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  • Comrades of Color: East Germany in the Cold War World ed. by Quinn Slobodian
  • Heide Fehrenbach
Comrades of Color: East Germany in the Cold War World. Edited by Quinn Slobodian. New York: Berghahn, 2015. Pp. 325. Cloth $120.00. ISBN 978-1782387053. Paper $34.95. ISBN 978-1785337376.

Contemporary Europeans continue to grapple with notions of identity and belonging and to debate proper policies of inclusion and exclusion toward ethnic minorities, refugees, and immigrants within and beyond their national borders. Over the past two decades, scholars of Britain, France, and Germany have trained their eyes on historical developments since 1945, examining these topics against the backdrop of postwar reconstruction and democratization, the emergence of the Cold War and its competing cultures, decolonization and postcolonial adjustments, and the challenges of multiculturalism—including claims about how it has been tried and failed, or as Rita Chin has recently argued in The Crisis of Multiculturalism in Europe (2017), was hardly tried in the first place. The bulk of this work has focused on Western Europe: NATO nations that, in their former political lives, lorded over far-flung empires within Europe (in the case of Germany) or beyond (in the case of the UK, France, and the Netherlands).

By contrast, this important and deftly edited volume casts its critical eye on East Germany between the late 1940s and 1989 with the goal of exploring GDR internationalism and its "encounters across the borders of nation and bloc" (1). In a lucid introduction, Quinn Slobodian describes the volume as a response to the historiography on Cold War Germany that has tended to privilege the narratives of former SED functionaries and has focused on bipolar relations, whether national (German-German) or global (US-USSR). The essays in this volume, instead, plumb the archives to recapture the texture of East Germans' engagement with the third world and its inhabitants, both at home in the GDR and abroad. The authors approach their investigations as a "multipolar, transnational field," in the words of Young-Sun Hong, and explore how socialist solidarity was variously perceived, imaged, negotiated, and lived by East Germans and their various partners and beneficiaries from the global South (44).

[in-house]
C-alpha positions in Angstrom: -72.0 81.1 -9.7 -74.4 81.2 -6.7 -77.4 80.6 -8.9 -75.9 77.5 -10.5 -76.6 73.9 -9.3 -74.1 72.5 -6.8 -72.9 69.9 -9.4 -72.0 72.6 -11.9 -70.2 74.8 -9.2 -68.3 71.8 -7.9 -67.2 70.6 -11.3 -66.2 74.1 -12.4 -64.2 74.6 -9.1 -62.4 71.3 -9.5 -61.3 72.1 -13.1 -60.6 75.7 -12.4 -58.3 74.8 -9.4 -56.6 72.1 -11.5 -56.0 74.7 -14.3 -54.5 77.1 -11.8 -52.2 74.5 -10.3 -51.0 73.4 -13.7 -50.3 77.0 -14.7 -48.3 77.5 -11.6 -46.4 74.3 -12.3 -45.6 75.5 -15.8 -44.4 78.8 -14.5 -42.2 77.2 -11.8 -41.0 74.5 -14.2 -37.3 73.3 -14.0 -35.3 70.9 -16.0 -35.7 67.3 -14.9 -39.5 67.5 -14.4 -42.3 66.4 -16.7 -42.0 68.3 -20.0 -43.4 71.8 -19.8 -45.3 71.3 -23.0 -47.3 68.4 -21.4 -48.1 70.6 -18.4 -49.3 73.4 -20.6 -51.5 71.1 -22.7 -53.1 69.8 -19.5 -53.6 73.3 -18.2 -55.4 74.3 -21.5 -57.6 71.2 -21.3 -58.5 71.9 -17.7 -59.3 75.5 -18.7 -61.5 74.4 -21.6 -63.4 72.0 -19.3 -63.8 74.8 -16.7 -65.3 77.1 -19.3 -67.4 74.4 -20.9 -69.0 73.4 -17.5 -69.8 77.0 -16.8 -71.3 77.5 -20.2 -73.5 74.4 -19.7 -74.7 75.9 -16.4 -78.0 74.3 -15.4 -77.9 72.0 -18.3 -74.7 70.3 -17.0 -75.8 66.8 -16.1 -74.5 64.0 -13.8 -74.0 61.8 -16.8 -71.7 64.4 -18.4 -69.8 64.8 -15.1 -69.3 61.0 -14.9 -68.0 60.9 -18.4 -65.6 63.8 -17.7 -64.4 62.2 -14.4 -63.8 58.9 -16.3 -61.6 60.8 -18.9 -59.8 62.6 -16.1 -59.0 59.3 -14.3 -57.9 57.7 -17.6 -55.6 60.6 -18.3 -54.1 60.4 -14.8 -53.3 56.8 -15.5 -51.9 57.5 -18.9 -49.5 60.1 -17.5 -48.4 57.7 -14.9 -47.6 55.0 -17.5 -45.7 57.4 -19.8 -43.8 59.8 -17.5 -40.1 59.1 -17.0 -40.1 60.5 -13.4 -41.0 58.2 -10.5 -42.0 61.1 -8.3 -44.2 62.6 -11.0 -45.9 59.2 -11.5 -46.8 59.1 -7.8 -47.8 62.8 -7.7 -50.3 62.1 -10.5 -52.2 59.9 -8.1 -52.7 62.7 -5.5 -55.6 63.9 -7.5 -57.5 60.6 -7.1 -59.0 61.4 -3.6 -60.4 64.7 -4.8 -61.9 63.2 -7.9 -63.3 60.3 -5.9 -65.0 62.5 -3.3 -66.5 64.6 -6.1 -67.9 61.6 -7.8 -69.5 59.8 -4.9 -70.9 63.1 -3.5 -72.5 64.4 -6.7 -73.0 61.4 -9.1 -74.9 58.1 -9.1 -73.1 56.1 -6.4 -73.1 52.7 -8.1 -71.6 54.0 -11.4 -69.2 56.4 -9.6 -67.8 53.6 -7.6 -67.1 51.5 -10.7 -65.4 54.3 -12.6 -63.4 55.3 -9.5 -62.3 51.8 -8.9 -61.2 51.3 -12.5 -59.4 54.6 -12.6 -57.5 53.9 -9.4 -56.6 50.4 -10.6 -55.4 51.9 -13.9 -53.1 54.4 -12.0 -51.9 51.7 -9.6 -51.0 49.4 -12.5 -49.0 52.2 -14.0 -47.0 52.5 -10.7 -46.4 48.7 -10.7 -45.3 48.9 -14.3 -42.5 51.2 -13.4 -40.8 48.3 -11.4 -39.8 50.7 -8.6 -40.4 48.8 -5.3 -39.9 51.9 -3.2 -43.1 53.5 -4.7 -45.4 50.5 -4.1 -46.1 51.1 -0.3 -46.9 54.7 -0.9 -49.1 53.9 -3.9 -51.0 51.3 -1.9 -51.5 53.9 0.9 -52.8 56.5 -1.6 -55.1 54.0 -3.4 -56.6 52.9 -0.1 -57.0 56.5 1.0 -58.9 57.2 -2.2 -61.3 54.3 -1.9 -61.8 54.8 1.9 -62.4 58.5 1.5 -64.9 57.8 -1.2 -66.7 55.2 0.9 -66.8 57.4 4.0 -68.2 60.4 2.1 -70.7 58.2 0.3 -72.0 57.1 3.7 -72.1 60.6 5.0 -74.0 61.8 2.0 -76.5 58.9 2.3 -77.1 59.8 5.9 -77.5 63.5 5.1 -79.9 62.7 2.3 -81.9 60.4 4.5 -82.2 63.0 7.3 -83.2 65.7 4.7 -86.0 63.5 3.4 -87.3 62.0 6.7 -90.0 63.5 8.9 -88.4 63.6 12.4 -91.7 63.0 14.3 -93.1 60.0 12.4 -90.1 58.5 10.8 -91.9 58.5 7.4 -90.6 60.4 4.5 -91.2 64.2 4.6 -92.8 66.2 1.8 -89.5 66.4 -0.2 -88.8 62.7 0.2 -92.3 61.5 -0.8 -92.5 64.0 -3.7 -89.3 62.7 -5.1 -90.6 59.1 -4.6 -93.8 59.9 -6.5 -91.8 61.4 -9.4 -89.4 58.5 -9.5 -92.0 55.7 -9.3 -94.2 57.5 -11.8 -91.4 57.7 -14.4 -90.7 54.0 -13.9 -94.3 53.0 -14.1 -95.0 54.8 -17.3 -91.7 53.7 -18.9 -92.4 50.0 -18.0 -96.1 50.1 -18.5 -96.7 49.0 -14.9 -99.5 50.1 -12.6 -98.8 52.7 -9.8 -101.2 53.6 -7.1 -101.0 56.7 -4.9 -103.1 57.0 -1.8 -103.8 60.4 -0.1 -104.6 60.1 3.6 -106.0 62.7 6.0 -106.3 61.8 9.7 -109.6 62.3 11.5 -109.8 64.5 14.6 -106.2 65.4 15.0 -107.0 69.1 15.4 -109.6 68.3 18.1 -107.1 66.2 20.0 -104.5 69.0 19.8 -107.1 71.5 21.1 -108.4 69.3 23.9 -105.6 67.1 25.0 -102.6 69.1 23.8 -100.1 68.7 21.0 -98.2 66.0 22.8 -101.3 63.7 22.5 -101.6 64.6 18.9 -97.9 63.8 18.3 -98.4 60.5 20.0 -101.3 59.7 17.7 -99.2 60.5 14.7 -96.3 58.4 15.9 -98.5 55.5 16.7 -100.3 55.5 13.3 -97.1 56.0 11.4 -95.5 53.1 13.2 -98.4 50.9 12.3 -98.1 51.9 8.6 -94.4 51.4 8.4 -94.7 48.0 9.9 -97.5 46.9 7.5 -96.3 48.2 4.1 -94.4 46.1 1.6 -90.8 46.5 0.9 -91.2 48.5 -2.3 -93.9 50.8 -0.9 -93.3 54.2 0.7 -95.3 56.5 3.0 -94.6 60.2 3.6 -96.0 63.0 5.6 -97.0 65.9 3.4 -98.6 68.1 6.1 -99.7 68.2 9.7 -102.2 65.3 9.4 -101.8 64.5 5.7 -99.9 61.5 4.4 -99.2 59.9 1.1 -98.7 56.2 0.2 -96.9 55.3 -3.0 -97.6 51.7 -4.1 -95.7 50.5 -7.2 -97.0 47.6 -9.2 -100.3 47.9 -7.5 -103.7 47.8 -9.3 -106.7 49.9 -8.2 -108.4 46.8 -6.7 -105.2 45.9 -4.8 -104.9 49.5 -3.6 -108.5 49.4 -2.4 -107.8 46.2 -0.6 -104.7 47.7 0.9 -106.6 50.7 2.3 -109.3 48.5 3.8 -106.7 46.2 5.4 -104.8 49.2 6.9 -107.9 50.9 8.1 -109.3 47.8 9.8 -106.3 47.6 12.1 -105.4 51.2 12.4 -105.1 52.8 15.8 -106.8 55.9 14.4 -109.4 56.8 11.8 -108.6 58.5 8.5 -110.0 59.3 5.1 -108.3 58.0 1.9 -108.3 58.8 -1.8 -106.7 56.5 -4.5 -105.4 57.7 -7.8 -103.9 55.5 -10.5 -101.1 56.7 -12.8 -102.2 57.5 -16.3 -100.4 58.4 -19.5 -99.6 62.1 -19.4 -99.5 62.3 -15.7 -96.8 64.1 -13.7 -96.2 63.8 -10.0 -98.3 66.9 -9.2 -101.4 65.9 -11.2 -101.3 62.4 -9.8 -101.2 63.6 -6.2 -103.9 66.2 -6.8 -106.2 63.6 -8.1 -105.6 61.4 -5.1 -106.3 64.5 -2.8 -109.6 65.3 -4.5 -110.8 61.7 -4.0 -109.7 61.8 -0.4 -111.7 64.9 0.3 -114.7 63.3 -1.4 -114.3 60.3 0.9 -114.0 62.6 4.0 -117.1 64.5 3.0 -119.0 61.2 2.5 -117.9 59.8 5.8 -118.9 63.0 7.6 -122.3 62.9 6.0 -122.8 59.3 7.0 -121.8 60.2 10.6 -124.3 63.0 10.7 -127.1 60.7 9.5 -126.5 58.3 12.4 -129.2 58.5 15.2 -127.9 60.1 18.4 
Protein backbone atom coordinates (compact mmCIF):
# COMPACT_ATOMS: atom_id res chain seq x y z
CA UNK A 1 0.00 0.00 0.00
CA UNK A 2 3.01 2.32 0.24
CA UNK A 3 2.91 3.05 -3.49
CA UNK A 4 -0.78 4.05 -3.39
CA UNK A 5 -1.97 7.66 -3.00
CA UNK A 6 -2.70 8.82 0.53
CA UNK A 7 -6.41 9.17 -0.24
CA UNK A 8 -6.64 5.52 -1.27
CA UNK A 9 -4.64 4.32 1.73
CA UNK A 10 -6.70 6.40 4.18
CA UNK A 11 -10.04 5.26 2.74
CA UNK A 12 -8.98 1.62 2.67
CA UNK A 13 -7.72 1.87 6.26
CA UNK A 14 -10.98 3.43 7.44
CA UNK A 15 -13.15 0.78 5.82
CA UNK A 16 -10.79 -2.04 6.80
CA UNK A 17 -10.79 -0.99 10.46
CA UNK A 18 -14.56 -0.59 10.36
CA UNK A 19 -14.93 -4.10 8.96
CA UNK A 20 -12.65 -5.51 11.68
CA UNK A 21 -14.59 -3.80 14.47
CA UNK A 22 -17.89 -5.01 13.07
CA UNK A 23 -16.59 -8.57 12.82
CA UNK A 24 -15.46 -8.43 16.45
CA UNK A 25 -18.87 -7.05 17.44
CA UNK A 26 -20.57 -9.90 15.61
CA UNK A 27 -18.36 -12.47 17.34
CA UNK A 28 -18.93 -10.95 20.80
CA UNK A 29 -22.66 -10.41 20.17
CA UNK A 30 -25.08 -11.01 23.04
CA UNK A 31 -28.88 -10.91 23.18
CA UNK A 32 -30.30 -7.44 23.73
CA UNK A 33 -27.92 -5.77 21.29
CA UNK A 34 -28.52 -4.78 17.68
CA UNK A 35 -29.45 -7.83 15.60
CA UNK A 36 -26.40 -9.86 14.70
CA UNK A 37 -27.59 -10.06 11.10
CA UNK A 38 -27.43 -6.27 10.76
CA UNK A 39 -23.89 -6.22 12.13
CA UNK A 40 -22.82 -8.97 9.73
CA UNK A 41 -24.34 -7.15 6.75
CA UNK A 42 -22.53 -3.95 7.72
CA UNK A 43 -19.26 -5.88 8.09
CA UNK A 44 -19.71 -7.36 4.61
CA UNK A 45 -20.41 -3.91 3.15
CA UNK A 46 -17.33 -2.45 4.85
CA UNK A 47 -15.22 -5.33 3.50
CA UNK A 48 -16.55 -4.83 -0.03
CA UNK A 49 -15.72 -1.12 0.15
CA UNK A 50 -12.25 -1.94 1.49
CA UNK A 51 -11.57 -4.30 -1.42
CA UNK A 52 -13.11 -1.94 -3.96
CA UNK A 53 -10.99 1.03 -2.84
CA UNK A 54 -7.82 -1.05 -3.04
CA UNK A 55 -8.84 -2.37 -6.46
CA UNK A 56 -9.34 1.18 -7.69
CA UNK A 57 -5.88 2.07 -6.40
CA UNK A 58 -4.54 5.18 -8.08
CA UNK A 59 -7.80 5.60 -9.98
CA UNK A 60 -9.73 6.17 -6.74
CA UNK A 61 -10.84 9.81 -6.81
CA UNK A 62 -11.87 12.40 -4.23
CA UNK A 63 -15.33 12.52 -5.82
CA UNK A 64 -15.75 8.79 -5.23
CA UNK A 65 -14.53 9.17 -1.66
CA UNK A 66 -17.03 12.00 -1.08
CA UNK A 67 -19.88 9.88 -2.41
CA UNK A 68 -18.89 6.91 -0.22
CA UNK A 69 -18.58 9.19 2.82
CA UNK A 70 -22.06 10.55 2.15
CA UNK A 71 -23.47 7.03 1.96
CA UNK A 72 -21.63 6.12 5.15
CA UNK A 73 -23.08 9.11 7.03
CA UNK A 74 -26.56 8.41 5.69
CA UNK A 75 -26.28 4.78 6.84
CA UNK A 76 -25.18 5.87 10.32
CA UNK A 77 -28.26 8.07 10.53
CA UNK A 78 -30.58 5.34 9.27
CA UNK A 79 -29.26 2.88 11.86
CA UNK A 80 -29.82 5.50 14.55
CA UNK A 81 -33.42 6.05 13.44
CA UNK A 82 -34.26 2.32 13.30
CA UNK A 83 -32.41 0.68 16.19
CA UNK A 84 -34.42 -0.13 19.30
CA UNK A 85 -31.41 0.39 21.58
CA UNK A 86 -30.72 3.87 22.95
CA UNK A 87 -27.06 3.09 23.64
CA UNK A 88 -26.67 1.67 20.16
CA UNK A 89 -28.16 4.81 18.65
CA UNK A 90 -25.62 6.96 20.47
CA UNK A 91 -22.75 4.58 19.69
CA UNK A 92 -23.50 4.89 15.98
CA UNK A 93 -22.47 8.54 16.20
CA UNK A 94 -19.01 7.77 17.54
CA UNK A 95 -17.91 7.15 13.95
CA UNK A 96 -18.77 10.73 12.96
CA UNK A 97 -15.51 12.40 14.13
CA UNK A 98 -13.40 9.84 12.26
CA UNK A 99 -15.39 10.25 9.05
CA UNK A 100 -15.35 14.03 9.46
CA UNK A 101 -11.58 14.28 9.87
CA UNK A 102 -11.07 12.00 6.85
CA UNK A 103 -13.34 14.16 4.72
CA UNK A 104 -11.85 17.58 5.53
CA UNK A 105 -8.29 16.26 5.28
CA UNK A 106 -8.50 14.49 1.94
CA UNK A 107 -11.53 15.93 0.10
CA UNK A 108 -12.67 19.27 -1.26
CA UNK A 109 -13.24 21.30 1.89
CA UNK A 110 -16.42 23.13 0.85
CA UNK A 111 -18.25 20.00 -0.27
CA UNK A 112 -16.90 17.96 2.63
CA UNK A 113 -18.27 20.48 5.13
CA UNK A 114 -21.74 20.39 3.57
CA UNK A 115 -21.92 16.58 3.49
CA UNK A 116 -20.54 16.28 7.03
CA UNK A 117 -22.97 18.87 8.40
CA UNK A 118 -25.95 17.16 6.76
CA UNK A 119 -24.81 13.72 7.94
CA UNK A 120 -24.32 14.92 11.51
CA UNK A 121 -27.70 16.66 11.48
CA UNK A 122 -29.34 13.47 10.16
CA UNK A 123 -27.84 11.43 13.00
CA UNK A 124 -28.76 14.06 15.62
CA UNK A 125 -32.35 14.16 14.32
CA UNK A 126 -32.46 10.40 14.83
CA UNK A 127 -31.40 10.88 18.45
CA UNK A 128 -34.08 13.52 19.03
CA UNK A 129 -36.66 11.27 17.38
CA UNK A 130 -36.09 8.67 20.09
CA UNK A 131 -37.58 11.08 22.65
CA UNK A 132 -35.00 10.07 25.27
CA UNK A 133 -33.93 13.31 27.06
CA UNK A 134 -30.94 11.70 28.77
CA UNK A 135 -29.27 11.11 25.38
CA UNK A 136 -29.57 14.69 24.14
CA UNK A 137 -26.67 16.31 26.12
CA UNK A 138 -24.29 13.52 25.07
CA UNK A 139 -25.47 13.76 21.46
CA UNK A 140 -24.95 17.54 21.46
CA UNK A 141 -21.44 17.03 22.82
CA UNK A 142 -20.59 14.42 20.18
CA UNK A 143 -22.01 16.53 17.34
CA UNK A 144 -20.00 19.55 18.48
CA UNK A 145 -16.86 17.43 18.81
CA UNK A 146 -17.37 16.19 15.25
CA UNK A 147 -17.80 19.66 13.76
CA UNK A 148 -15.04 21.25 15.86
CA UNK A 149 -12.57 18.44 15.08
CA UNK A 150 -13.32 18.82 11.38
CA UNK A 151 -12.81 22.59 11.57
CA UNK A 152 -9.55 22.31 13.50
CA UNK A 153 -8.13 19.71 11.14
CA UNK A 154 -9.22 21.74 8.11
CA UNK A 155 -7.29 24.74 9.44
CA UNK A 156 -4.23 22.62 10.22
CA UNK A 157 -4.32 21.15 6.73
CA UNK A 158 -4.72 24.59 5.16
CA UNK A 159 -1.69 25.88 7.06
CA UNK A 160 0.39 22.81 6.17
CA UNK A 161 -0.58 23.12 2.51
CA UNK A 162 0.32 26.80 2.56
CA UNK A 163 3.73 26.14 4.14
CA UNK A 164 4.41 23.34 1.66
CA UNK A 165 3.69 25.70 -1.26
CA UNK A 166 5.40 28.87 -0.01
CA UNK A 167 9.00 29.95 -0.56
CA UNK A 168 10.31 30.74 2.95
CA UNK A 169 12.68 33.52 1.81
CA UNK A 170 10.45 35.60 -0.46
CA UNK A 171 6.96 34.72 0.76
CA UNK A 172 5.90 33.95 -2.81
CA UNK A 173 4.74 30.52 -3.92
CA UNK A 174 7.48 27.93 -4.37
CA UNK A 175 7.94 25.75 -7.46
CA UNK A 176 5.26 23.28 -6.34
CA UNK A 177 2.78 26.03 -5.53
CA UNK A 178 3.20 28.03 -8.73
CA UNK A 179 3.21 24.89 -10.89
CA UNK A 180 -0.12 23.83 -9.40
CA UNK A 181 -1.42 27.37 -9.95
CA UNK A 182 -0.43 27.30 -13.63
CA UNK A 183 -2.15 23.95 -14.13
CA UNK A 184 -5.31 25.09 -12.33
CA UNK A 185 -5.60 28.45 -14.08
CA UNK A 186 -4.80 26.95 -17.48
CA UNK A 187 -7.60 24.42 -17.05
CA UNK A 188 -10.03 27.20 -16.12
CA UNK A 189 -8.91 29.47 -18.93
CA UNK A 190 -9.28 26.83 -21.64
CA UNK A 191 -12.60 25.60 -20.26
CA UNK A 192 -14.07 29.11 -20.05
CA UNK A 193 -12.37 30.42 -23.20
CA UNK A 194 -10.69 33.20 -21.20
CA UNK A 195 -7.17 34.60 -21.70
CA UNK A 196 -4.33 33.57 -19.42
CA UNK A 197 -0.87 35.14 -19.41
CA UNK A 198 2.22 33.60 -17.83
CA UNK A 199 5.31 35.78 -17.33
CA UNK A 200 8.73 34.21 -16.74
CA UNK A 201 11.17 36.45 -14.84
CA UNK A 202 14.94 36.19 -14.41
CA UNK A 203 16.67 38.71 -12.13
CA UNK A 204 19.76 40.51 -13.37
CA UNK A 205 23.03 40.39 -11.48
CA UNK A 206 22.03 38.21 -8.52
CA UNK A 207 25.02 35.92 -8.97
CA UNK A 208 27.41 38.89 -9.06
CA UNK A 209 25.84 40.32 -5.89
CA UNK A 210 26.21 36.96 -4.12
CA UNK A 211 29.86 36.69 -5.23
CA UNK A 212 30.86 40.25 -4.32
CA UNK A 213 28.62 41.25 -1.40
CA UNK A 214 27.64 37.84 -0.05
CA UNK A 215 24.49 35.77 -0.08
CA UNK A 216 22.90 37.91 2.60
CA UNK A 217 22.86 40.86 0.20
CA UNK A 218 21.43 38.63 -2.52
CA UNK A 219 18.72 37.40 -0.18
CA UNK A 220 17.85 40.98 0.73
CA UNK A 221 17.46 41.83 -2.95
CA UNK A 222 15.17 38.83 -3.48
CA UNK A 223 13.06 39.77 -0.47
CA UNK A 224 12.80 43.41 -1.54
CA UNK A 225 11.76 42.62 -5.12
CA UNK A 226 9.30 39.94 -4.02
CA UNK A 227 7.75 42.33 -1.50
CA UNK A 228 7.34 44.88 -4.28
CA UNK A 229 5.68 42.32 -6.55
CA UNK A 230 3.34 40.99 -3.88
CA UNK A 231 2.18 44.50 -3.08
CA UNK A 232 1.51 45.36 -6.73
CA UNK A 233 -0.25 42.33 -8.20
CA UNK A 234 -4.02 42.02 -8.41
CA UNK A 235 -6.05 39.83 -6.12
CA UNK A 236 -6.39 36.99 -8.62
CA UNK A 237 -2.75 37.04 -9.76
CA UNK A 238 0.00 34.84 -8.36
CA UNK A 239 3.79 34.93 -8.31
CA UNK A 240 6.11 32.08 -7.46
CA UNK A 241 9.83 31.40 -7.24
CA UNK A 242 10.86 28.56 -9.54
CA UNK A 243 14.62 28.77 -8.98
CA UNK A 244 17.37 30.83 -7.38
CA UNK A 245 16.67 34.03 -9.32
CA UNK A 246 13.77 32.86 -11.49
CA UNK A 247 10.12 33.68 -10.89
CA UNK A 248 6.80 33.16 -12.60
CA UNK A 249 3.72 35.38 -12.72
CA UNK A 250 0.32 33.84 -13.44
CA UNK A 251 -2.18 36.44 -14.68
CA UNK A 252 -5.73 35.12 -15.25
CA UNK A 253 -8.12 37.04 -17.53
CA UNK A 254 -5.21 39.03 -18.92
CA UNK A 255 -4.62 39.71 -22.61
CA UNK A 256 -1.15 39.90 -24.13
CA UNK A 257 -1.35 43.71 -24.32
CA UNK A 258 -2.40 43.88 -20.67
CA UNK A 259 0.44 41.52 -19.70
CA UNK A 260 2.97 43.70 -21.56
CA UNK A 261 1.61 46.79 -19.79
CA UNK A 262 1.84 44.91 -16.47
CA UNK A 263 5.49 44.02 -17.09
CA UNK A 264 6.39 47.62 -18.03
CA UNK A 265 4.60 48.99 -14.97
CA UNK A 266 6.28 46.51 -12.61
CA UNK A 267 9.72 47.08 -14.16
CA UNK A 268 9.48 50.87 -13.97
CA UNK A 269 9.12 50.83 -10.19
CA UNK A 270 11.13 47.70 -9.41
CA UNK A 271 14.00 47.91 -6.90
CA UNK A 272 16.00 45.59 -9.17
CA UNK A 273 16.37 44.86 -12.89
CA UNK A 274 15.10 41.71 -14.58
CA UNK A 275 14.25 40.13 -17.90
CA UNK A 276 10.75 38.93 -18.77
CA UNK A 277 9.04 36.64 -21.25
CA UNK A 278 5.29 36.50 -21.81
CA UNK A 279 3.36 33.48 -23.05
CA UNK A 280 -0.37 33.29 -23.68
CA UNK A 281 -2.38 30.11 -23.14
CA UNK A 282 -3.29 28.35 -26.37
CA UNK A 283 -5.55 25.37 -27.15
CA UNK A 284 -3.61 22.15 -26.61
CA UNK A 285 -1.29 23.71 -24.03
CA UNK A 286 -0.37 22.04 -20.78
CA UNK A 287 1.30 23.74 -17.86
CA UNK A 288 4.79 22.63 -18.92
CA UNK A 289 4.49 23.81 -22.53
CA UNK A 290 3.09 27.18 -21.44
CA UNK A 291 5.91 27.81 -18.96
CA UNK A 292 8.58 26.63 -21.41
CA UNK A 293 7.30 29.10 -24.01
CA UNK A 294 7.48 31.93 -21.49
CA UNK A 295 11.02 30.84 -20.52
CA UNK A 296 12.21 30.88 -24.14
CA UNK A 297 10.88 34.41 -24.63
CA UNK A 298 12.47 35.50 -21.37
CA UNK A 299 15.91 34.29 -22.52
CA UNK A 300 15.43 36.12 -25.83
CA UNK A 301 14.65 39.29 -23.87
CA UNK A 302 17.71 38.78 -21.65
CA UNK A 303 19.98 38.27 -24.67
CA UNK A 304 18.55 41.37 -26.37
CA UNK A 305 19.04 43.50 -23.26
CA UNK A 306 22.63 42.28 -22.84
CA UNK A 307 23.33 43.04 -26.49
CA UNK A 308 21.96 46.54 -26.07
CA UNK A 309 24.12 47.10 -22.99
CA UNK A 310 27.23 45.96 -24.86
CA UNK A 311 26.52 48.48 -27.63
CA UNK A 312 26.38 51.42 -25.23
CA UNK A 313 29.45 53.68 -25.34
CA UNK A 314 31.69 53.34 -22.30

The volume is divided into five sections. The first, "Race without Racism," features an essay by Slobodian, a second introduction of sorts, that sets the stage by exploring the persistence of racial thinking and processes of racialization even as the East German officials renounced racism in favor of a socialist vision of a "politically unified humanity" (24). The essay provides an astute analysis of East Germany's "iconography of internationalism," which declared a break with Nazi-era racism yet peddled stereotypical representations of people of color by white Germans (33). Slobodian terms this continued reliance on skin color and phenotypical difference for new internationalist purposes "socialist chromatism" (24). This essay, and some that follow, introduce new theoretical concepts to help us make sense of the ambivalences, [End Page 652] tensions, accommodations, and blind spots in East Germany's approach to racial and ethnic "difference" in its construction of cross-cultural socialist solidarity.

The second section, "Aid anders," features richly detailed essays by Young-Sun Hong on East German development aid to North Korea to build the industrial city Hamhung and by Bernd Schaefer on the pattern and range of East German aid to North Vietnam, including the import of contract workers to the GDR and the GDR's role in the Vietnamese coffee export industry. Both essays emphasize successes and failures; Hong's is especially good at uncovering the personal experiences and social interactions on the ground in North Korea, as well as such cultural contact's impact on East German participants' subsequent personal and political development. An essay by Gregory Witkowski offers an interesting reading comparing the rhetoric, images, and motivations structuring the philanthropic appeals by Christian churches and socialist organizations in East Germany. Oddly, no illustrations are included.

The third section, "Ambivalent Solidarities," focuses on the mutual appraisals and expectations of Black Africans and African Americans, on the one hand, and East Germans and SED officials on the other. Simon Stevens traces Black South African writer William "Bloke" Modisane's visit to East Germany...


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